In selecting among common and ordinary adventures, I have endeavored to avoid such as a thousand novels before mine have undertaken to develop. Multitudes of readers have themselves passed through the very incidents I relate; but, for the most part, no work has hitherto recorded them. If I have told them truly, I have added somewhat to the stock of books which should enable a recluse shut up in his closet, to form an idea of what is passing in the world. It is inconceivable meanwhile, how much by this choice of a subject, I increased the arduousness of my task. It is also so easy to do, a little better, or a little worse, what twenty authors have done before! If I had foreseen from the first all the difficultly of my project, my courage would have failed me to undertake the execution of it.
Certain persons, who condescend to make my supposed inconsistencies the favorite object of their research , will perhaps remark with exultation on the respect expressed in this work for marriage; and exclaim, It was not always thus! referring to the pages in which this subject is treated in the Inquiry concerning Political Justice for the proof of their assertion. The answer to this remark is exceedingly simple. The production referred to in it, the first foundation of its author's claim to public distinction and favor, was a treatise, aiming to ascertain what new institutions in political society might be found more conducive to general happiness than those which at present prevail. In the course of this disquisition it was inquired, whether marriage, as it stands described and supported in the laws of England, might not with advantage admit of certain modifications? Can any thing be more disinct, than such a proposition on the one hand, and a recommendation on the other that each man for himself should supersede and trample upon the institutions of the country in which would in some cases appear ridiculous, and in others be attended with tragical consequences, if prematurely acted upon by a solitary individual. The author of Political Justice, as appears again and again in the pages of that work, is the last man in the world to recommend pitiful attempt, by scattered examples to renovate the face of society, instead of endeavoring by discussion and reasoning, to effect a grand and comprehensive improvement in the sentiments of its members.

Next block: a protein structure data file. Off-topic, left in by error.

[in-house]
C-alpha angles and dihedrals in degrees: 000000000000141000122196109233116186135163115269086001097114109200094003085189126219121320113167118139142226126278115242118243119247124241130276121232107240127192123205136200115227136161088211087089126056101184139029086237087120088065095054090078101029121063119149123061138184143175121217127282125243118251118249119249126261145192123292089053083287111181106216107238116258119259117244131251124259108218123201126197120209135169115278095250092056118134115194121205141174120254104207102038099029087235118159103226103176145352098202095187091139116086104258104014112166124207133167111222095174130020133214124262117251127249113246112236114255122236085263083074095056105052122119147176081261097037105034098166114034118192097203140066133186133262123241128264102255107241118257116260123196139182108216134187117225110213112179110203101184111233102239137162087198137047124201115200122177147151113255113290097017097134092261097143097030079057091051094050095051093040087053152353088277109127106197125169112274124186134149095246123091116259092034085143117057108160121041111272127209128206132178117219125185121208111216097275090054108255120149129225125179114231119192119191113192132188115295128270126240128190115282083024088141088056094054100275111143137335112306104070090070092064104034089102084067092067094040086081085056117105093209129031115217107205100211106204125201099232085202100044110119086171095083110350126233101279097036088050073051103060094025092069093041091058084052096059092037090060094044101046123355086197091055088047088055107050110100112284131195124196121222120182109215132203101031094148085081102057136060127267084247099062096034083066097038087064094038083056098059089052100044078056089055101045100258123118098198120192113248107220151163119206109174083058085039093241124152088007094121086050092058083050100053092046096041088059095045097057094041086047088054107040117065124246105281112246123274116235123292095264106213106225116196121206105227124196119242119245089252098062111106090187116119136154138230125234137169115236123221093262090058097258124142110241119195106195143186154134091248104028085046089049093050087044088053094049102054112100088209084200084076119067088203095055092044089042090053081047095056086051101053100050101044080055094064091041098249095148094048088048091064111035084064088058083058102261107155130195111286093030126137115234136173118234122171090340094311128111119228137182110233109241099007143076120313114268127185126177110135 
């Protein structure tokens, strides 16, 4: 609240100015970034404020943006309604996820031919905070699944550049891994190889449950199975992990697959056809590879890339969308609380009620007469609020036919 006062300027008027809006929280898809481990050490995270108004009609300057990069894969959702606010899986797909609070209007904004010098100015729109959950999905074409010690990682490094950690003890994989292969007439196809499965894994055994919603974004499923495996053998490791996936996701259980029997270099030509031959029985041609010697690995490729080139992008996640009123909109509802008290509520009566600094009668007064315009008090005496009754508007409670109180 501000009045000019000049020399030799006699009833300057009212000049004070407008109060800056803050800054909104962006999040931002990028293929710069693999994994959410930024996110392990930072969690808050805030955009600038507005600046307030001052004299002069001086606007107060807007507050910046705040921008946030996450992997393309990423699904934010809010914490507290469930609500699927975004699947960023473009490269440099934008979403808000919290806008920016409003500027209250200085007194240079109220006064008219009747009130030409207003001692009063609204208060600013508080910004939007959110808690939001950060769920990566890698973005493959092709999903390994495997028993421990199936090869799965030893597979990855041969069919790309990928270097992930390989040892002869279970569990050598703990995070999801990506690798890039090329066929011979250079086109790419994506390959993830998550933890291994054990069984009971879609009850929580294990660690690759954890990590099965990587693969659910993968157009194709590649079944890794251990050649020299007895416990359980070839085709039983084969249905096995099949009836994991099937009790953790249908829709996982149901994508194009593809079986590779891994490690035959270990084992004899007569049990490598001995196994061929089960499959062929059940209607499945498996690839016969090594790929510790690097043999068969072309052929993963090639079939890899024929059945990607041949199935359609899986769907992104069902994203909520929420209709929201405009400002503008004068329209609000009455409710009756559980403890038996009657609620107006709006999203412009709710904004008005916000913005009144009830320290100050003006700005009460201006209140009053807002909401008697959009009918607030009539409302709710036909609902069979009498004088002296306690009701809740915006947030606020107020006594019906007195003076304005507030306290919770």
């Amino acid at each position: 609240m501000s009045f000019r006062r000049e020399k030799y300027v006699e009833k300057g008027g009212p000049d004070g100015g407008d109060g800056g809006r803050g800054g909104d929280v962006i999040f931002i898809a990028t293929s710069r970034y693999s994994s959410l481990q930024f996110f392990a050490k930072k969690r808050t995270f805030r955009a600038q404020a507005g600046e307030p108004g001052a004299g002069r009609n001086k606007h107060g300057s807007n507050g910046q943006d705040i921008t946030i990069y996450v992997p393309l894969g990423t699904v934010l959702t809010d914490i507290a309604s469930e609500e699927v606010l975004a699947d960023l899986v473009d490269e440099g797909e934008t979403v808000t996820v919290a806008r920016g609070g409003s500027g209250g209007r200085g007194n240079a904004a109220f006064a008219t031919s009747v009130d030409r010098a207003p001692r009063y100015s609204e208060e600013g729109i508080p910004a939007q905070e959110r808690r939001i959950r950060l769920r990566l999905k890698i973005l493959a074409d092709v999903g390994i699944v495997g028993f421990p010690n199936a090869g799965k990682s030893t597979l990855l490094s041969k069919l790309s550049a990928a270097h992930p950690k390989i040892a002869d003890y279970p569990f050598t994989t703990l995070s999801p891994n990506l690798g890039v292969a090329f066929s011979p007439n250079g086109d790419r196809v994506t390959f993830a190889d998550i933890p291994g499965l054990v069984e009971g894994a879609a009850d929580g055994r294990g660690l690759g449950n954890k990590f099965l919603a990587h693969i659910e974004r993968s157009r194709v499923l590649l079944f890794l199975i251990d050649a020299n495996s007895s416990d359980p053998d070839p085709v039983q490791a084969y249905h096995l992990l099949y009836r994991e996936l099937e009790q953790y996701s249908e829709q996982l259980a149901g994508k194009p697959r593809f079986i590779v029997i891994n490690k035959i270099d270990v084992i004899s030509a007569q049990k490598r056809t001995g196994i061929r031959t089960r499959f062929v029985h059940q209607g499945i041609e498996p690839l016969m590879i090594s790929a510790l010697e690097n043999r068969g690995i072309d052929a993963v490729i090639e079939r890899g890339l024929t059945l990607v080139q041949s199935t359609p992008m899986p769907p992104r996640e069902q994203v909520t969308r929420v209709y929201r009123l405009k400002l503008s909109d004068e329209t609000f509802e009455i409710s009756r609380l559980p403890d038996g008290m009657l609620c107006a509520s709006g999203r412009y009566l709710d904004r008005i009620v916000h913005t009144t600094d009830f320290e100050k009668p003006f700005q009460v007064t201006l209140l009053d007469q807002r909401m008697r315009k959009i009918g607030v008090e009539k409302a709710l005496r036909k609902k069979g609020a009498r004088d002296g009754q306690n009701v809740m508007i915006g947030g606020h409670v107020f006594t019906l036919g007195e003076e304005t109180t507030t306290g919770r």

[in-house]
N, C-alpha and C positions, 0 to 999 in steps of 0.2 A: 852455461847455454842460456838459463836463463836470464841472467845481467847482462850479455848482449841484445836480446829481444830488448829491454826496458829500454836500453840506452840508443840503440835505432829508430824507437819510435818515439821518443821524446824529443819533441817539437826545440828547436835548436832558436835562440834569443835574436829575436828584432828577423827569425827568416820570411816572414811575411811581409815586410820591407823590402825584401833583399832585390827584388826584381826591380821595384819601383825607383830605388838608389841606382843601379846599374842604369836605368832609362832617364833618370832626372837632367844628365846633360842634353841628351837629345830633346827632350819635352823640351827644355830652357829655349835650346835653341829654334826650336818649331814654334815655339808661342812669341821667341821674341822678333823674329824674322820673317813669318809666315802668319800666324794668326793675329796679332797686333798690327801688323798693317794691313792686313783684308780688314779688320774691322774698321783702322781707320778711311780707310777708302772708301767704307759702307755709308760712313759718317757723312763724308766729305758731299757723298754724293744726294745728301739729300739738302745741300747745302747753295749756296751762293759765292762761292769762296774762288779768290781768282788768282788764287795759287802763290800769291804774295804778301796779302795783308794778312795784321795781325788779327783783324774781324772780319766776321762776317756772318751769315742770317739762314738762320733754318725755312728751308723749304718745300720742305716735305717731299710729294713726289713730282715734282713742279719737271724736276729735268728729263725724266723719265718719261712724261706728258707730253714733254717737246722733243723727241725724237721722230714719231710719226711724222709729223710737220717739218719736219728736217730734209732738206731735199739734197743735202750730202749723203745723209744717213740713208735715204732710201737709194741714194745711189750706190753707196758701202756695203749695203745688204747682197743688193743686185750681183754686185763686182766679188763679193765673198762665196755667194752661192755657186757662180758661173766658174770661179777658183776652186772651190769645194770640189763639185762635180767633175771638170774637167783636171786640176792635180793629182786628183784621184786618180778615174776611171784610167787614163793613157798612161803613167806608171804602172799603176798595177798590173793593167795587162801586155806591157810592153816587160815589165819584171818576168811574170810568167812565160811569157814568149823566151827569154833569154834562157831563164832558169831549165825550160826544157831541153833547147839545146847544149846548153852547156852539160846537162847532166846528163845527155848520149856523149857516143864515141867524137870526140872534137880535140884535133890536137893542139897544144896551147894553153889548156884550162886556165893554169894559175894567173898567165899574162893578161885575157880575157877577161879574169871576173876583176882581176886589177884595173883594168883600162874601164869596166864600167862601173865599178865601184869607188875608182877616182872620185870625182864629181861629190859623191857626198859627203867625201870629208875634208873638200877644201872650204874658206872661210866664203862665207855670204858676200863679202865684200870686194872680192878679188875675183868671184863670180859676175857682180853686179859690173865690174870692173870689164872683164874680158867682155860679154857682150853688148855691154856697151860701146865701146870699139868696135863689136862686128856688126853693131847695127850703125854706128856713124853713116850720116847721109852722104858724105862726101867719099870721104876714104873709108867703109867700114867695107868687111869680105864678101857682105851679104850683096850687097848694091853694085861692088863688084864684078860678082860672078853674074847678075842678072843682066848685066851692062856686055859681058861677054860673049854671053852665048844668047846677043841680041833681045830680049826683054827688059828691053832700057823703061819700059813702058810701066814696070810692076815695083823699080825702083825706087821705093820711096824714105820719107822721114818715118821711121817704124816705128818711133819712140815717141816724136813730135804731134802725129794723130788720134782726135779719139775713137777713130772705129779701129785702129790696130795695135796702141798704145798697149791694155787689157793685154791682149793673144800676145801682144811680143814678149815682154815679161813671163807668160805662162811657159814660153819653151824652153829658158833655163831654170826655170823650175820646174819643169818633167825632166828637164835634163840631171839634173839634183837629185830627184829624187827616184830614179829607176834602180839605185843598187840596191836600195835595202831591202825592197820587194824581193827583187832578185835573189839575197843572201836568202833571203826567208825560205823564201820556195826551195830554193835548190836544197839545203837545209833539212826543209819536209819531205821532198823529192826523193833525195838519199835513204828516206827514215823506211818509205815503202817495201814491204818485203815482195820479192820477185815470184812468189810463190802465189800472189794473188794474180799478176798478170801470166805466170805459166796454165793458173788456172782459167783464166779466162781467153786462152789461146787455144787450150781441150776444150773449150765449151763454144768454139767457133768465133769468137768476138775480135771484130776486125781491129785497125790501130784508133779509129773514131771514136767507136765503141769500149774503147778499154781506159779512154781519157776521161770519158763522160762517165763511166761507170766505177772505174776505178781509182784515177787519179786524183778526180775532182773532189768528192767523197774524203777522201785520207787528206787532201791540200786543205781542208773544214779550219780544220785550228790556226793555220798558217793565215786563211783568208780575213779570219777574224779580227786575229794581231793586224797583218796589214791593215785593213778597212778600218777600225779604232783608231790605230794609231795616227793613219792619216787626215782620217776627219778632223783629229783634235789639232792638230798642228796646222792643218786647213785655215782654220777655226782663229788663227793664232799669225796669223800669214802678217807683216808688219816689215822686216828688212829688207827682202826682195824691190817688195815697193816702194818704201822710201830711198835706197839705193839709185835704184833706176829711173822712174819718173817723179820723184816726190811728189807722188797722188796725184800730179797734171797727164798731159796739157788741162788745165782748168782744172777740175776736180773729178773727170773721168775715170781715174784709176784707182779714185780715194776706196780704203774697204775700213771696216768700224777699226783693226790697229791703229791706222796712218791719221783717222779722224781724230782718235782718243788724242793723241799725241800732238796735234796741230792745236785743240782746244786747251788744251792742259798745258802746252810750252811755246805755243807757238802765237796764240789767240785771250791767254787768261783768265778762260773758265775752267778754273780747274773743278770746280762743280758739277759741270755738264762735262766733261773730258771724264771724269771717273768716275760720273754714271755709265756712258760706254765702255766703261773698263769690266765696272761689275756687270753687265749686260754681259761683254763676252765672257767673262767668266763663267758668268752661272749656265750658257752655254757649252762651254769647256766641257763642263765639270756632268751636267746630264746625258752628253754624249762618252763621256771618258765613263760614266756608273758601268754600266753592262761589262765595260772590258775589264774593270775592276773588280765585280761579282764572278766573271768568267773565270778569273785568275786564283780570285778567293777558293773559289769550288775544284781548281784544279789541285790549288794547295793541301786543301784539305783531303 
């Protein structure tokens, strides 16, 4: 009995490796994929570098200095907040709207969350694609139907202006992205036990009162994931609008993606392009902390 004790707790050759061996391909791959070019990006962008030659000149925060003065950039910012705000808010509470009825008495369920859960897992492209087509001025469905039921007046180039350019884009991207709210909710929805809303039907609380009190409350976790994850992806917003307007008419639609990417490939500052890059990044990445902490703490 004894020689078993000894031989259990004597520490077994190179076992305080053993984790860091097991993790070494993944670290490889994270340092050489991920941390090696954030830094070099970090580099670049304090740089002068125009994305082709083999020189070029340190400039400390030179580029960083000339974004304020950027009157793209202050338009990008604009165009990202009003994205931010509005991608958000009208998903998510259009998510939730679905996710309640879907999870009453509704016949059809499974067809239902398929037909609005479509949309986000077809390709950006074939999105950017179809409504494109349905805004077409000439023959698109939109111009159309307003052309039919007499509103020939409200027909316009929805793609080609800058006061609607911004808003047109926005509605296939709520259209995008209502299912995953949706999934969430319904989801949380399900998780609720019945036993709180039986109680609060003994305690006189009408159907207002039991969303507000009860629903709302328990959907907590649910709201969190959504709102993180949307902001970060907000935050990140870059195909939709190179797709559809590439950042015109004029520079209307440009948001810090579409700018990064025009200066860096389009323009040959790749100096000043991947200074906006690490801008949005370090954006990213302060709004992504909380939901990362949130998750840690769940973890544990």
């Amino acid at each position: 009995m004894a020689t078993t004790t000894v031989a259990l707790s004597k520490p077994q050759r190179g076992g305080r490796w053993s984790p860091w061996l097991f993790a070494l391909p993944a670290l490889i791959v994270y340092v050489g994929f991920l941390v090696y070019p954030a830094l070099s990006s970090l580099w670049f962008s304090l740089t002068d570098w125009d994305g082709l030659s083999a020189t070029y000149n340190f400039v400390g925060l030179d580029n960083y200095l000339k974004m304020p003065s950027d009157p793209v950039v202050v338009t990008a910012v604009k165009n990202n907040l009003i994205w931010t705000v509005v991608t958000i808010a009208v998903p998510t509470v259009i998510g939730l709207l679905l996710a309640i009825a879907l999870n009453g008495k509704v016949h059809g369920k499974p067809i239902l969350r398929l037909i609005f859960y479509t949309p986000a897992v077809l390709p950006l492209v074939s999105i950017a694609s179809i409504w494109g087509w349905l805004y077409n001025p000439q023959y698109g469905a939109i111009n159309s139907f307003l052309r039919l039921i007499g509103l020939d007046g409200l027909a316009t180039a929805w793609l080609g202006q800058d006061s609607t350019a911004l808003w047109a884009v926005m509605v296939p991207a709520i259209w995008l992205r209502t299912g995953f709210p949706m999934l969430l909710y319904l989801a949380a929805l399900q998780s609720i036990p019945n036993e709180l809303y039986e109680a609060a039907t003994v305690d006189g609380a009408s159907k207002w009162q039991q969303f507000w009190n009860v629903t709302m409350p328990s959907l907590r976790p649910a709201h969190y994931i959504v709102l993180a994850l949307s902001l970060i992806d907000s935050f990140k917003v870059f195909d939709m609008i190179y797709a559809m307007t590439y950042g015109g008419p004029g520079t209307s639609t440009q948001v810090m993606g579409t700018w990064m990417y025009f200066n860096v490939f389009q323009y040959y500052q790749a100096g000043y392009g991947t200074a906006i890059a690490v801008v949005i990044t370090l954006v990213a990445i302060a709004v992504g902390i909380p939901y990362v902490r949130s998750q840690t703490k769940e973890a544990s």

Feb. 14, 1805
I WAS the only son of my father. I was very young at the period of the death of my mother, and have retained scarcely any recollection of her. My father was so much affected by the loss of the amiable and affectionate partner of his days, that he resolved to withdraw forever from those scenes, where every object he saw was ssociated with the ideas of her kindness, her accomplishments, and her virtues: and, being habitually a lover of the sublime and romantic features of nature, he fixed upon a spot in Merionethshire, near the foot of Cader Idris, for the habitation of his declining life.
Here I was educated. And he settled melancholy of my father's mind, and the wild and magnificent scenery by which I was surrounded, had an eminent share in deciding upon the fortunes of my future life. My father loved me extremely; his actions toward me were tender and indulgent; he recognized in me all that remained of the individual he had loved more than all the other persons in the world. But he was as enamored of solitude; he spent whole days and nights in study and contemplation. Even when he went into company, or received visitors in his own house, he judged too truly of the temper and propensities of boyish years, to put much restraint upon me, or to require that I should either render myself subservient to the habits of my elders, or, by a ridiculous exhibition of artificial talents, endeavor to extract from their politeness nourishment for his paternal vanity or pride.